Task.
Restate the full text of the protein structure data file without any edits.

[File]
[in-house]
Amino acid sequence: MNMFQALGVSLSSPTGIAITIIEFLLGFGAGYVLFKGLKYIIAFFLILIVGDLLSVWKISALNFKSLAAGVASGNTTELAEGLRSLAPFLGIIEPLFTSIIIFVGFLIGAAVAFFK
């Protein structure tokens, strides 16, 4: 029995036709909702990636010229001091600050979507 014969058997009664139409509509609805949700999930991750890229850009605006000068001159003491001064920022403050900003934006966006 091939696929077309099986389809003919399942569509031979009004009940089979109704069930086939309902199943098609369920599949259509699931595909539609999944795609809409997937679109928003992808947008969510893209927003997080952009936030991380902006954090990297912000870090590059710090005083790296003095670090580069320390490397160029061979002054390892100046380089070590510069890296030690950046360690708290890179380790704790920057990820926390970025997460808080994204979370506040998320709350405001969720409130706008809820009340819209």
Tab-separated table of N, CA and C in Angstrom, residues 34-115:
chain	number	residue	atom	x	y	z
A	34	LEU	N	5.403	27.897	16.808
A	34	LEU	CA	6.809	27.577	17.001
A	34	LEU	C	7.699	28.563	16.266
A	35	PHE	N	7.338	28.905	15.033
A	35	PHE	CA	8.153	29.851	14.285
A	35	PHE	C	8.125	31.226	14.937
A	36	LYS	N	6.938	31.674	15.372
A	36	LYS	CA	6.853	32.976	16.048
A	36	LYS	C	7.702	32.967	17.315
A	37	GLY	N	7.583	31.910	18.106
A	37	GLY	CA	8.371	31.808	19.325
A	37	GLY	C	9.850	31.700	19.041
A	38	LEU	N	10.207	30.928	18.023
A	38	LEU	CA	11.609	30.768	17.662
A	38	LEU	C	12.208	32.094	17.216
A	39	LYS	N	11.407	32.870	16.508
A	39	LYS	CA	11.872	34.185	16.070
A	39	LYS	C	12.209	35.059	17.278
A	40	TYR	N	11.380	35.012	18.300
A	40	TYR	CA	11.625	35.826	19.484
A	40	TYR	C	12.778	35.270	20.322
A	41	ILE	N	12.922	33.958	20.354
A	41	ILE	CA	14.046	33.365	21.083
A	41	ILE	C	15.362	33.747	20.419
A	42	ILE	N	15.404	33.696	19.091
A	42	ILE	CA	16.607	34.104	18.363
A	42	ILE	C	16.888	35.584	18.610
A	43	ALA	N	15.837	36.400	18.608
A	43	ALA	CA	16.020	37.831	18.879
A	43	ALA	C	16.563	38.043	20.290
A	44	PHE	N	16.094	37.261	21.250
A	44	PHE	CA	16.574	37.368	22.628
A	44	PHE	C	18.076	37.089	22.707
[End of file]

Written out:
[in-house]
Amino acid sequence: MNMFQALGVSLSSPTGIAITIIEFLLGFGAGYVLFKGLKYIIAFFLILIVGDLLSVWKISALNFKSLAAGVASGNTTELAEGLRSLAPFLGIIEPLFTSIIIFVGFLIGAAVAFFK
């Protein structure tokens, strides 16, 4: 029995036709909702990636010229001091600050979507 014969058997009664139409509509609805949700999930991750890229850009605006000068001159003491001064920022403050900003934006966006 091939696929077309099986389809003919399942569509031979009004009940089979109704069930086939309902199943098609369920599949259509699931595909539609999944795609809409997937679109928003992808947008969510893209927003997080952009936030991380902006954090990297912000870090590059710090005083790296003095670090580069320390490397160029061979002054390892100046380089070590510069890296030690950046360690708290890179380790704790920057990820926390970025997460808080994204979370506040998320709350405001969720409130706008809820009340819209």
Tab-separated table of N, CA and C in Angstrom, residues 34-115:
chain	number	residue	atom	x	y	z
A	34	LEU	N	5.403	27.897	16.808
A	34	LEU	CA	6.809	27.577	17.001
A	34	LEU	C	7.699	28.563	16.266
A	35	PHE	N	7.338	28.905	15.033
A	35	PHE	CA	8.153	29.851	14.285
A	35	PHE	C	8.125	31.226	14.937
A	36	LYS	N	6.938	31.674	15.372
A	36	LYS	CA	6.853	32.976	16.048
A	36	LYS	C	7.702	32.967	17.315
A	37	GLY	N	7.583	31.910	18.106
A	37	GLY	CA	8.371	31.808	19.325
A	37	GLY	C	9.850	31.700	19.041
A	38	LEU	N	10.207	30.928	18.023
A	38	LEU	CA	11.609	30.768	17.662
A	38	LEU	C	12.208	32.094	17.216
A	39	LYS	N	11.407	32.870	16.508
A	39	LYS	CA	11.872	34.185	16.070
A	39	LYS	C	12.209	35.059	17.278
A	40	TYR	N	11.380	35.012	18.300
A	40	TYR	CA	11.625	35.826	19.484
A	40	TYR	C	12.778	35.270	20.322
A	41	ILE	N	12.922	33.958	20.354
A	41	ILE	CA	14.046	33.365	21.083
A	41	ILE	C	15.362	33.747	20.419
A	42	ILE	N	15.404	33.696	19.091
A	42	ILE	CA	16.607	34.104	18.363
A	42	ILE	C	16.888	35.584	18.610
A	43	ALA	N	15.837	36.400	18.608
A	43	ALA	CA	16.020	37.831	18.879
A	43	ALA	C	16.563	38.043	20.290
A	44	PHE	N	16.094	37.261	21.250
A	44	PHE	CA	16.574	37.368	22.628
A	44	PHE	C	18.076	37.089	22.707